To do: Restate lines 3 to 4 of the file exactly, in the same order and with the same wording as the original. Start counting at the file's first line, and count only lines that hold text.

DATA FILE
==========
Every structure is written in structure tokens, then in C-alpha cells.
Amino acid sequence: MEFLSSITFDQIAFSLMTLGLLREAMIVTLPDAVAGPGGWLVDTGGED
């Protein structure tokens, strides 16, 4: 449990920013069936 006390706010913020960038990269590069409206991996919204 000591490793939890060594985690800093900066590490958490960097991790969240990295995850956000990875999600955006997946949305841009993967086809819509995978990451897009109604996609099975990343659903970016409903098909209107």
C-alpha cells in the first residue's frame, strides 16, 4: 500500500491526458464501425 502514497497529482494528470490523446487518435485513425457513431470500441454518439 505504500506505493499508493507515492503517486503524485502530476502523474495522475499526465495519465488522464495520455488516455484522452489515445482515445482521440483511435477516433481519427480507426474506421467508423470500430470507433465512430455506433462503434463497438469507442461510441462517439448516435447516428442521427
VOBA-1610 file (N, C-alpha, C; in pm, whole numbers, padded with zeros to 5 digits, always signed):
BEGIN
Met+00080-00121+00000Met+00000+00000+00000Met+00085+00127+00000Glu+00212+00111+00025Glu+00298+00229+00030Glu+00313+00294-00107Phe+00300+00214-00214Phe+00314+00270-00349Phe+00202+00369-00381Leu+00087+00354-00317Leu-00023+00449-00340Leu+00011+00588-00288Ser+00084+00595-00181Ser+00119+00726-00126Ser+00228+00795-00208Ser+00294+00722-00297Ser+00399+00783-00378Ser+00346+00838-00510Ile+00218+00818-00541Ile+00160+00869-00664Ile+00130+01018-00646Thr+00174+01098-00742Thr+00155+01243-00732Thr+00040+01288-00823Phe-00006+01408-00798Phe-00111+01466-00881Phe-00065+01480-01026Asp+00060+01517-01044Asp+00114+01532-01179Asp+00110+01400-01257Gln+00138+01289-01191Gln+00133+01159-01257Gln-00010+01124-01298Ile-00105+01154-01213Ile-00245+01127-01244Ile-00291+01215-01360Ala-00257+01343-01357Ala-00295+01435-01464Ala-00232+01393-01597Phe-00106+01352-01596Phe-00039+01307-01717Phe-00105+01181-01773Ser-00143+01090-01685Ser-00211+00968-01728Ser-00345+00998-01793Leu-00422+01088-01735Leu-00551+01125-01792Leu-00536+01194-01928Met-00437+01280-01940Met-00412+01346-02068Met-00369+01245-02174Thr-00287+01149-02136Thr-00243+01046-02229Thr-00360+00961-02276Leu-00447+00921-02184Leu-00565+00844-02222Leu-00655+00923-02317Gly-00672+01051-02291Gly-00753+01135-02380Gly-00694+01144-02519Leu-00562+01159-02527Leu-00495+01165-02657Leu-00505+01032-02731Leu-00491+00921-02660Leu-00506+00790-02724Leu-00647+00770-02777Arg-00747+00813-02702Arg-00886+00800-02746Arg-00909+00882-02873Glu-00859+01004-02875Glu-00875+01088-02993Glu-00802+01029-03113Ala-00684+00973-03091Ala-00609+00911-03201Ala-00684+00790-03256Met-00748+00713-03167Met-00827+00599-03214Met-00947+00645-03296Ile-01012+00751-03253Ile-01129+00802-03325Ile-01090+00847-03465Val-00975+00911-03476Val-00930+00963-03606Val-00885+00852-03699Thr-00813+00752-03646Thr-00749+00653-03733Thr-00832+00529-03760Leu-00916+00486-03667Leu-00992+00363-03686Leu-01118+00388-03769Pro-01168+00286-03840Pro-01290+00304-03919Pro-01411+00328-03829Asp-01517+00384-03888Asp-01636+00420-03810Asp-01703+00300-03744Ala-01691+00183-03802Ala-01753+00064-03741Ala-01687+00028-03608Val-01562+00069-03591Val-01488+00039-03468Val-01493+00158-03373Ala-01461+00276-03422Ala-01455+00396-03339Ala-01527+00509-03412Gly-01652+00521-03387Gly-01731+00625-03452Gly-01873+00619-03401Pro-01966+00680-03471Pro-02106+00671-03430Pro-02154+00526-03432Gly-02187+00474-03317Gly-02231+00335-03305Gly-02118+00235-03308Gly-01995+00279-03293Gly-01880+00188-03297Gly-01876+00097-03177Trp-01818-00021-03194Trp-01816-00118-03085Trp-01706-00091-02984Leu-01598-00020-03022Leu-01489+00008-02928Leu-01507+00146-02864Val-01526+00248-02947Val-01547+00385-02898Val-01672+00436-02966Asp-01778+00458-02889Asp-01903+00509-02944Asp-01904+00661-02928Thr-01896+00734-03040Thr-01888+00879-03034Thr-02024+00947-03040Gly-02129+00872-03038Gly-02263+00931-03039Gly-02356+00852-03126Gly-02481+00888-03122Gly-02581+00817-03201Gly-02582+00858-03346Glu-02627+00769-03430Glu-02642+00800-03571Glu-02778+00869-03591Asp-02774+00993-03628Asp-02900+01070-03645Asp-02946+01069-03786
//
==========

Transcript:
């Protein structure tokens, strides 16, 4: 449990920013069936 006390706010913020960038990269590069409206991996919204 000591490793939890060594985690800093900066590490958490960097991790969240990295995850956000990875999600955006997946949305841009993967086809819509995978990451897009109604996609099975990343659903970016409903098909209107």
C-alpha cells in the first residue's frame, strides 16, 4: 500500500491526458464501425 502514497497529482494528470490523446487518435485513425457513431470500441454518439 505504500506505493499508493507515492503517486503524485502530476502523474495522475499526465495519465488522464495520455488516455484522452489515445482515445482521440483511435477516433481519427480507426474506421467508423470500430470507433465512430455506433462503434463497438469507442461510441462517439448516435447516428442521427